Legacy Sediments in Southeastern United States Coastal Plain Streams
Casarim, Felipe M.
Type of Degreethesis
DepartmentForestry and Wildlife Sciences
MetadataShow full item record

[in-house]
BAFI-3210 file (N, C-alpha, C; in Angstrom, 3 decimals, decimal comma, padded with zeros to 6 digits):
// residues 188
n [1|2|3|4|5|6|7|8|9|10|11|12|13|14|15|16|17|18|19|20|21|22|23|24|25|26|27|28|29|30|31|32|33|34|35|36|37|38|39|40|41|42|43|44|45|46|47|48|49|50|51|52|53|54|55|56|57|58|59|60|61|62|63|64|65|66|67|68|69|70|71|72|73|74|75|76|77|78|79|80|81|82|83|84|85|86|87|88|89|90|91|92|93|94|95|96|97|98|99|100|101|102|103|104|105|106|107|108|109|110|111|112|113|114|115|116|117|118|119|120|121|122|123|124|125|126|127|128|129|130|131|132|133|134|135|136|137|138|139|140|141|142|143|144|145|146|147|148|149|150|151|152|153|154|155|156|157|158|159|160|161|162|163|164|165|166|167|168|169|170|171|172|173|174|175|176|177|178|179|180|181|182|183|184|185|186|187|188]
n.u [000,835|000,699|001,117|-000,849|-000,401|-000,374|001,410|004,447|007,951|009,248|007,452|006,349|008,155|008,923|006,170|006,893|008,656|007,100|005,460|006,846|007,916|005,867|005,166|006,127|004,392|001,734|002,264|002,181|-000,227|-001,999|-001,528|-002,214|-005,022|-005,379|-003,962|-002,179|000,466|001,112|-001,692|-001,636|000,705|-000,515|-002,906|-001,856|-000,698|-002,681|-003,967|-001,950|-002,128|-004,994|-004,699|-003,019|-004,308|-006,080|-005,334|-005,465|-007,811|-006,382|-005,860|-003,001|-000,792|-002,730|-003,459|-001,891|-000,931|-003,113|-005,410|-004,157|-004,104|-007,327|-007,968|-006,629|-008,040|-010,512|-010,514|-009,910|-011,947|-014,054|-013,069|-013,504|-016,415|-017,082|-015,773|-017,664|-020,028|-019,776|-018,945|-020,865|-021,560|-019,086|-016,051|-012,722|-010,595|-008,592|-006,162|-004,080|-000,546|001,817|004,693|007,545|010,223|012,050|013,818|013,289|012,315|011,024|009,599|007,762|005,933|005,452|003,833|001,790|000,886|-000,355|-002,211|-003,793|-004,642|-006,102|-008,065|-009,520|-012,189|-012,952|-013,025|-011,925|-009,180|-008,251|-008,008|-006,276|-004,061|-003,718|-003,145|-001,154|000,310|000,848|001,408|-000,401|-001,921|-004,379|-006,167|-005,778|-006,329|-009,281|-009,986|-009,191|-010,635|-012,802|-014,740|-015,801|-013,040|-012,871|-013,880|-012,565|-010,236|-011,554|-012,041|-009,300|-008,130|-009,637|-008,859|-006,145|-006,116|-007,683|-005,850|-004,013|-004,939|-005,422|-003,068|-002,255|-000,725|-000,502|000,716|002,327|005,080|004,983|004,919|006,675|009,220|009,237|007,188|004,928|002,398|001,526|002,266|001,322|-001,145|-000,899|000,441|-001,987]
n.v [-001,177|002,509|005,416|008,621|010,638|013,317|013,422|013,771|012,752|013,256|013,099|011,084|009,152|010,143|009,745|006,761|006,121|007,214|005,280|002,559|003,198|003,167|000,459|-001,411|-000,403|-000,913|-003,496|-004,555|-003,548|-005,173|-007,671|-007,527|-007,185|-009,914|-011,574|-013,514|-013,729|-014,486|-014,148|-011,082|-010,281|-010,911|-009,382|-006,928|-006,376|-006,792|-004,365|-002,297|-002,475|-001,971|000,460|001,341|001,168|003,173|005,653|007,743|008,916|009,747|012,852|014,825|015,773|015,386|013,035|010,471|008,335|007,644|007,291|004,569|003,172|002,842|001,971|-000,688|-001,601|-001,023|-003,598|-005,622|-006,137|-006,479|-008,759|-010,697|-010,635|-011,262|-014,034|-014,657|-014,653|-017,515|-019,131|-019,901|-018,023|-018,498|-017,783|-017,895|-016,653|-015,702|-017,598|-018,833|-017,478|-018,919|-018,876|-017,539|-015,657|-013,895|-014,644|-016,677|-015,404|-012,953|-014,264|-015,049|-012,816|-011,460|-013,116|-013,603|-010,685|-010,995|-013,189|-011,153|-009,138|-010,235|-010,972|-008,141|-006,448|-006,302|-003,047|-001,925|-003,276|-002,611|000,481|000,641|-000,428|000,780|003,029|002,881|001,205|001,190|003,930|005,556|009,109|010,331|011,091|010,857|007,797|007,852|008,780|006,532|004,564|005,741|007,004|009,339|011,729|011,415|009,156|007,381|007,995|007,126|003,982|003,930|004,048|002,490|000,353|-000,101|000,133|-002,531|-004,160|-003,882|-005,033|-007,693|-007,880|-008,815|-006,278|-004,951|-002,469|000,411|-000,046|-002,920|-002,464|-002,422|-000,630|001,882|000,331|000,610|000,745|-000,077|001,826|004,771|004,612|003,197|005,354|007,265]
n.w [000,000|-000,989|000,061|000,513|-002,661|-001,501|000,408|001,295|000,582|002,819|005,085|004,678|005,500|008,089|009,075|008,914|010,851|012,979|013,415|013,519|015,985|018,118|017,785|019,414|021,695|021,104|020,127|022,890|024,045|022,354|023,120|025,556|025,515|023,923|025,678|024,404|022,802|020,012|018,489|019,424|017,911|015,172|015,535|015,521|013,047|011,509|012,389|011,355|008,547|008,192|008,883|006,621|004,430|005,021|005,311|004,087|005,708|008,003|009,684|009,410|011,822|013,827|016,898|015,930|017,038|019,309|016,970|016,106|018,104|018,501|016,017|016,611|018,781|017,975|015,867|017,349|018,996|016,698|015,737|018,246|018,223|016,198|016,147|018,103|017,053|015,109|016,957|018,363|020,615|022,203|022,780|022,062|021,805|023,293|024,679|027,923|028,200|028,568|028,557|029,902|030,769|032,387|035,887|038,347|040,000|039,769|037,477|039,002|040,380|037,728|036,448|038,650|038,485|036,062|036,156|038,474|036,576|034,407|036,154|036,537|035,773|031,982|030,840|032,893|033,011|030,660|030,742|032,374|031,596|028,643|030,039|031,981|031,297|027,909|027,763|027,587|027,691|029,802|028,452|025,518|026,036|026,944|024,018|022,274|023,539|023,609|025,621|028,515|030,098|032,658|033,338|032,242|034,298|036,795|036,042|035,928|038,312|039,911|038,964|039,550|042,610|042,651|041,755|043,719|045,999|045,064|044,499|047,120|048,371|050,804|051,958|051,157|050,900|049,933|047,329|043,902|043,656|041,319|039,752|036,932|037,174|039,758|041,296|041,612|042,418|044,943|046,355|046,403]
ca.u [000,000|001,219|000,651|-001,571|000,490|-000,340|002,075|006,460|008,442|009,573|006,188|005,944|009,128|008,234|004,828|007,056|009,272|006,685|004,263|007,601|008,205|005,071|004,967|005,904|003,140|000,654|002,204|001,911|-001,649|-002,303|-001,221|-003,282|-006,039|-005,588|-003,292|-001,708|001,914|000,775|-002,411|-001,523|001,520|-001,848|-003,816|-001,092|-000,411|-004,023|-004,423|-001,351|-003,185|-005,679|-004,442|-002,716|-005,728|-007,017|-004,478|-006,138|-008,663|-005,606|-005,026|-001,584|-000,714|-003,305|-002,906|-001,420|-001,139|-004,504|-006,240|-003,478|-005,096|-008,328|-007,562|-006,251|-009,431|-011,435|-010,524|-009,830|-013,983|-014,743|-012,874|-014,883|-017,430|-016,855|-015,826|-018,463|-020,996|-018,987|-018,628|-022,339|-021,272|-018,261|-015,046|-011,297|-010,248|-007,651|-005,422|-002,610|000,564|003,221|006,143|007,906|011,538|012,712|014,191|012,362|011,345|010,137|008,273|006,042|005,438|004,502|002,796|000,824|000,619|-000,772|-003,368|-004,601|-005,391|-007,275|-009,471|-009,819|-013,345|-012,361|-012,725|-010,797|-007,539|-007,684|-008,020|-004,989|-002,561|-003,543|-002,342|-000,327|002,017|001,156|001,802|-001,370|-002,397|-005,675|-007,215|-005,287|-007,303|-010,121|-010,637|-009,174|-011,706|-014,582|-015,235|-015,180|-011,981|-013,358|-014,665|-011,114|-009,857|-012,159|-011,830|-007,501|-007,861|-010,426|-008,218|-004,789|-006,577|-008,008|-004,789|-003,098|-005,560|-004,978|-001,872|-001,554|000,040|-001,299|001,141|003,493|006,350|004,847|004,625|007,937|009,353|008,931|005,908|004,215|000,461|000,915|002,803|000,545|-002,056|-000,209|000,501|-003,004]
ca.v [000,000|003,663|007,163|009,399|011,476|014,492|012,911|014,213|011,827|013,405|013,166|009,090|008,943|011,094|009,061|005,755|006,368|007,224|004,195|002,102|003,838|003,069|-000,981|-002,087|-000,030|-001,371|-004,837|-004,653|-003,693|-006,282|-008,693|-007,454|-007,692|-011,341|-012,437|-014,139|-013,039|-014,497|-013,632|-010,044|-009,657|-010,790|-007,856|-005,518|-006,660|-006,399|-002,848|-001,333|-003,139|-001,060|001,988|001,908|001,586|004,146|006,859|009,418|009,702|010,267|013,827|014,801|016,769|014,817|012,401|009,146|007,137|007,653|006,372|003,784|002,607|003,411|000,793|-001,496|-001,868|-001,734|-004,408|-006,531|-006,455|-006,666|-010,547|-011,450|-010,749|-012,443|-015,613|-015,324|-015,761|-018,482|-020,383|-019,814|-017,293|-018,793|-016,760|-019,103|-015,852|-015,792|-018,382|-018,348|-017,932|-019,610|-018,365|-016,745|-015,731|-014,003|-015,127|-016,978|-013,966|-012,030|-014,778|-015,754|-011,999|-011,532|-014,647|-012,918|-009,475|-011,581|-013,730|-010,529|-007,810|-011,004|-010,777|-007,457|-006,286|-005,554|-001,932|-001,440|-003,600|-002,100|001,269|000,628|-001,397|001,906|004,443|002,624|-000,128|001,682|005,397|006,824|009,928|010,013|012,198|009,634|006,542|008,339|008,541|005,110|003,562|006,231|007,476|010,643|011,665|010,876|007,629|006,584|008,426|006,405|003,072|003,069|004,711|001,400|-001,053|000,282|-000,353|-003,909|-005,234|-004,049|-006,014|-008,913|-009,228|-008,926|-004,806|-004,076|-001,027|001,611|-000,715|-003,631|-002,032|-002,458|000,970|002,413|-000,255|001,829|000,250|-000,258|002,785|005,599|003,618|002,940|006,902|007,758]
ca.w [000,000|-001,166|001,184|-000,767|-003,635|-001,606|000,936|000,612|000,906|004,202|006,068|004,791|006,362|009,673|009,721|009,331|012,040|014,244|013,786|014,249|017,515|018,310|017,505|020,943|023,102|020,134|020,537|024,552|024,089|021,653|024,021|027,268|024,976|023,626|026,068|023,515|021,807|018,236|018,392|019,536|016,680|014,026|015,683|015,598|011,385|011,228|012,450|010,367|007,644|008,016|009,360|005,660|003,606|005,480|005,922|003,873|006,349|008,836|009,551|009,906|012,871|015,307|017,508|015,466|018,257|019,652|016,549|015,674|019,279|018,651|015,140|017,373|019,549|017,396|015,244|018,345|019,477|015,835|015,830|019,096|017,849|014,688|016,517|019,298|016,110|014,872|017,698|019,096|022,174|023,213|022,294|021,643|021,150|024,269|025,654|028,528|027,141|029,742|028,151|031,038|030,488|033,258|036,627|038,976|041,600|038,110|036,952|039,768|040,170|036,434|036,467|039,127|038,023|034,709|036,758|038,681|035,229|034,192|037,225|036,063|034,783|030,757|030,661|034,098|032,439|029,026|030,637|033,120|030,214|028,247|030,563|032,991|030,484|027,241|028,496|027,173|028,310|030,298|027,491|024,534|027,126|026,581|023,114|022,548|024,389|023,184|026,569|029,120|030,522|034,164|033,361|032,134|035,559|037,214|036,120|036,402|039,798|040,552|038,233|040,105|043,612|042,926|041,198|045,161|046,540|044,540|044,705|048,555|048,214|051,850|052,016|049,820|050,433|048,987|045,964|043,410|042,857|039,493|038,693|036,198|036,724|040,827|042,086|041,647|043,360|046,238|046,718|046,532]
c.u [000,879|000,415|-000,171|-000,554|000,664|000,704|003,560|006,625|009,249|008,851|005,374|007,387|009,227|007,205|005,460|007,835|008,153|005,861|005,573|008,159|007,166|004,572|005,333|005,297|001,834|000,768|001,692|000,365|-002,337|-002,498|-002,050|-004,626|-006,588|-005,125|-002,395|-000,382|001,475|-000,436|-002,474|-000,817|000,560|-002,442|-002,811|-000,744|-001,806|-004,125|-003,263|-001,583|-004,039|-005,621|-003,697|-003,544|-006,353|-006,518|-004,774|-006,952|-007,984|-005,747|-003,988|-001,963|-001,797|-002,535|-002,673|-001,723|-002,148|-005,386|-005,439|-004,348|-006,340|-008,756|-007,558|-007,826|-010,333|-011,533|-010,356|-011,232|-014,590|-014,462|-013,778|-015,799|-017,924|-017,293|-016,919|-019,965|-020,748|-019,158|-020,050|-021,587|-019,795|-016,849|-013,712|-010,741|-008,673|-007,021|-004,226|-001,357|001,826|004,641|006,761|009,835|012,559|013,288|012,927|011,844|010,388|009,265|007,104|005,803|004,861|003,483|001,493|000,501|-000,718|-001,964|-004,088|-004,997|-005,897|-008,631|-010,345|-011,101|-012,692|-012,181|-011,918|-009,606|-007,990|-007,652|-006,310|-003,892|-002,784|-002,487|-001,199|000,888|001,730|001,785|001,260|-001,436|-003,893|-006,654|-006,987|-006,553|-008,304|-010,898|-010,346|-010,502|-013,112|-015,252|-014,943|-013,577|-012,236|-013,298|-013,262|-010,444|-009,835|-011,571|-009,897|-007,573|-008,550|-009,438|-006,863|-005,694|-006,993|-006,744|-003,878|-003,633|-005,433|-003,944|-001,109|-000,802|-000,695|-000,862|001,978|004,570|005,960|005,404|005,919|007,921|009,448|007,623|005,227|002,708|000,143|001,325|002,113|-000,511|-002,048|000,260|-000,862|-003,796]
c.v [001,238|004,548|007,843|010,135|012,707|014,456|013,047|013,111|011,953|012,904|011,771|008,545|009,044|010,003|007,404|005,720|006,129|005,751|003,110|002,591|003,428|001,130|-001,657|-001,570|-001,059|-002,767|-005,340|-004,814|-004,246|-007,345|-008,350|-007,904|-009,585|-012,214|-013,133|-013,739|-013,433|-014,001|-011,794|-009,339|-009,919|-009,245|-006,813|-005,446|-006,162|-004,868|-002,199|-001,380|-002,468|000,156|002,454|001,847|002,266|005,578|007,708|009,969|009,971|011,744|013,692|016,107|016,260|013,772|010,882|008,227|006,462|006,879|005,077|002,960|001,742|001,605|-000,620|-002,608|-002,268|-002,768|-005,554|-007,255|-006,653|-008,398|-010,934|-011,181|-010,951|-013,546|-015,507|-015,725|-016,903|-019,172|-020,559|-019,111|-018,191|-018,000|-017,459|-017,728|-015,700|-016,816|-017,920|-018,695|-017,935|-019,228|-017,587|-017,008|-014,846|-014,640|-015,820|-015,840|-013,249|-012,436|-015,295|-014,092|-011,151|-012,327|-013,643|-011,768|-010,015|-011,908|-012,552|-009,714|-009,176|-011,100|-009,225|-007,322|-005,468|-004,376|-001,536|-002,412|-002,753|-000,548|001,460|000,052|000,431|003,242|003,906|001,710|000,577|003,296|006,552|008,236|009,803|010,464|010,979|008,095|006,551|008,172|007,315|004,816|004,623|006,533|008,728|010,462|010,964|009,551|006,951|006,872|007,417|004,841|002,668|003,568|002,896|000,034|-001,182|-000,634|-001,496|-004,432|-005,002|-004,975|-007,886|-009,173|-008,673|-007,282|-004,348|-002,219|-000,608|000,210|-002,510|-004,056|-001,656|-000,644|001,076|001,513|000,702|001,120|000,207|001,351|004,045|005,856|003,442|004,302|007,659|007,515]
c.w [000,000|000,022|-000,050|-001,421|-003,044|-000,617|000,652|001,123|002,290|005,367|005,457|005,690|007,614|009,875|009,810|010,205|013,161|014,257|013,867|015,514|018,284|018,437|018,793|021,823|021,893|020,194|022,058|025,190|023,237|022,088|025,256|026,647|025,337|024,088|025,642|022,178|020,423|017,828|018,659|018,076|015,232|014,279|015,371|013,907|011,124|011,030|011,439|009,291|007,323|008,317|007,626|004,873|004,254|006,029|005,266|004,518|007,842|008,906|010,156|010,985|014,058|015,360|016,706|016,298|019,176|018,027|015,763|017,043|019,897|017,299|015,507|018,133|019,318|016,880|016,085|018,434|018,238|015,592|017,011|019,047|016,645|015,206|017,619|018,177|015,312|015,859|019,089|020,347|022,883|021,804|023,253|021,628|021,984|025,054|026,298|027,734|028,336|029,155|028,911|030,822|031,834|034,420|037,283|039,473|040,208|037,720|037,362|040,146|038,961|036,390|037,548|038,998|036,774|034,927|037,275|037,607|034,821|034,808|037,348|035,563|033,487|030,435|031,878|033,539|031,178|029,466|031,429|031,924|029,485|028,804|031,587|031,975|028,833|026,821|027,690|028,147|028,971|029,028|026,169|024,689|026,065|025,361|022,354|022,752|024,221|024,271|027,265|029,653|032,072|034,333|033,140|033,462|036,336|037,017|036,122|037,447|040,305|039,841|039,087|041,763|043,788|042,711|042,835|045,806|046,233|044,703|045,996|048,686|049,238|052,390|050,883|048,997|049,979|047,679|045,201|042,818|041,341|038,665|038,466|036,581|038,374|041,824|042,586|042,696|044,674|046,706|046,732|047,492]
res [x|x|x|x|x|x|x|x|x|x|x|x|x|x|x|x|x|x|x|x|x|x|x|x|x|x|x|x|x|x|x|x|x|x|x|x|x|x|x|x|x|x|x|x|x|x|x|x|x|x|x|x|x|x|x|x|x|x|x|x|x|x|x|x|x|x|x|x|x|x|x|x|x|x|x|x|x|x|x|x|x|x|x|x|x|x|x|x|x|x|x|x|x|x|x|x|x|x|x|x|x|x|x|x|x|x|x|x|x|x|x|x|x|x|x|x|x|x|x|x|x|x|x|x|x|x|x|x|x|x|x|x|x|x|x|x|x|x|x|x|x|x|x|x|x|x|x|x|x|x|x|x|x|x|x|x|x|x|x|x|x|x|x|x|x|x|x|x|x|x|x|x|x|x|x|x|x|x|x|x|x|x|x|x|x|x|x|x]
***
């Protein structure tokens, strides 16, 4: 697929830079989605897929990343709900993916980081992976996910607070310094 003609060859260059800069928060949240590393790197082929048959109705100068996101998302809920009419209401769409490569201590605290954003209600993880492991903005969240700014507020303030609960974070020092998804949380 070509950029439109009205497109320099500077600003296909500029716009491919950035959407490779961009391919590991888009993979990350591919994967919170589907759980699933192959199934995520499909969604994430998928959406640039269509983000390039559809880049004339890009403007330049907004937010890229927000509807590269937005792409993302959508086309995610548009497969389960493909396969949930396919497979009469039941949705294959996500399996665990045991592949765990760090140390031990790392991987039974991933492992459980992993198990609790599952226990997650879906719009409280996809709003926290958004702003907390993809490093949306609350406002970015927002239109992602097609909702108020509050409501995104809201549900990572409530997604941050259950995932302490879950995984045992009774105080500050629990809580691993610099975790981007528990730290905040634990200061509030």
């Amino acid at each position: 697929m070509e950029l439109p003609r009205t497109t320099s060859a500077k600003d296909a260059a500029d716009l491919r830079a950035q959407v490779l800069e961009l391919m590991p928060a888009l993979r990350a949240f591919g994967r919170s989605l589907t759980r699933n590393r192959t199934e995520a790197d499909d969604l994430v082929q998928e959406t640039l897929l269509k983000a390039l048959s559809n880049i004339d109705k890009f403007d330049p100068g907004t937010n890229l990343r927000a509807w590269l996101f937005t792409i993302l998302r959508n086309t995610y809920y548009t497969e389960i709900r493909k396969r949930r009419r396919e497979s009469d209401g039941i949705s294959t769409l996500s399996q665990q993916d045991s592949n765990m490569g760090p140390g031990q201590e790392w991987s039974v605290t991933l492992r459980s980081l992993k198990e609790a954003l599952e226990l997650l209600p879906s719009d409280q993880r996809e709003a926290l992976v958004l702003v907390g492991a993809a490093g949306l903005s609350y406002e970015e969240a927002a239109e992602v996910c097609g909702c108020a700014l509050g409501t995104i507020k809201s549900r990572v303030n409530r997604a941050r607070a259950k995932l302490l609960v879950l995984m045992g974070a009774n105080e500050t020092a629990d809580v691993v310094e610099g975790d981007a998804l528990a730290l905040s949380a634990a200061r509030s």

Soil erosion and sedimentation are natural processes that occur throughout the landscape. However, athropogenic disturbances may result in an increase in either of these processes, or both. Many studies reported the extensive sedimentation generated by the lack of conservative practices in the agricultural methods applied during the settlement of the American-Europeans (Trimble, 1974; Lowrance et al., 1989; Jackson et al., 2005). Yet, the effect of this sediment in the stream’s hydrology and geomorphology and the duration the alluvium may remain onsite is unknown. This research addressed the impacts of the disturbances caused by the early settlers on the hydrology and geomorphology of Coastal Plain streams and floodplains. The goals were to estimate legacy, mid-term (30 years), and current sedimentation, and discuss the implications of the sediment originated during the settlement on the streams’ ecology, hydrology, and geomorphology. The study area consisted of two watersheds at Fort Benning, Georgia: Bonham Creek and Sally Branch. Five different methodologies were used to address legacy, mid-term, and current sedimentation; and an additional simulation exercise using WEPP technology was applied. Research on the historical development of the study area showed increases in population from 1830 to 1930. Farmland area declined after 1910, indicating the end of the cotton-era in the South. Results from soil coring showed that the floodplains of the streams are evenly buried under an average 179 cm, with corresponding mass of 2,338 kg m-2, of sediment that originated during the settlement period. Organic carbon concentration within this sandy loam sediment averaged 25,854 mg kg-1. Morphologically, the streams showed a pattern of deep channel incision leaving the floodplain high and dry. The dendrogeomorphic data showed stability on the floodplains, with little sediment redistribution/scouring (0.4 cm yr-1) over the past 25 years. Results from our modeling exercise showed that WEPP did not accurately account for the sediment delivery to floodplains in the early settlement scenarios when compared to the field study estimates. In summary, there is evidence of the significant sedimentation the streams underwent during settlement, and that this sediment has affected stream ecology, hydrology, and geomorphology.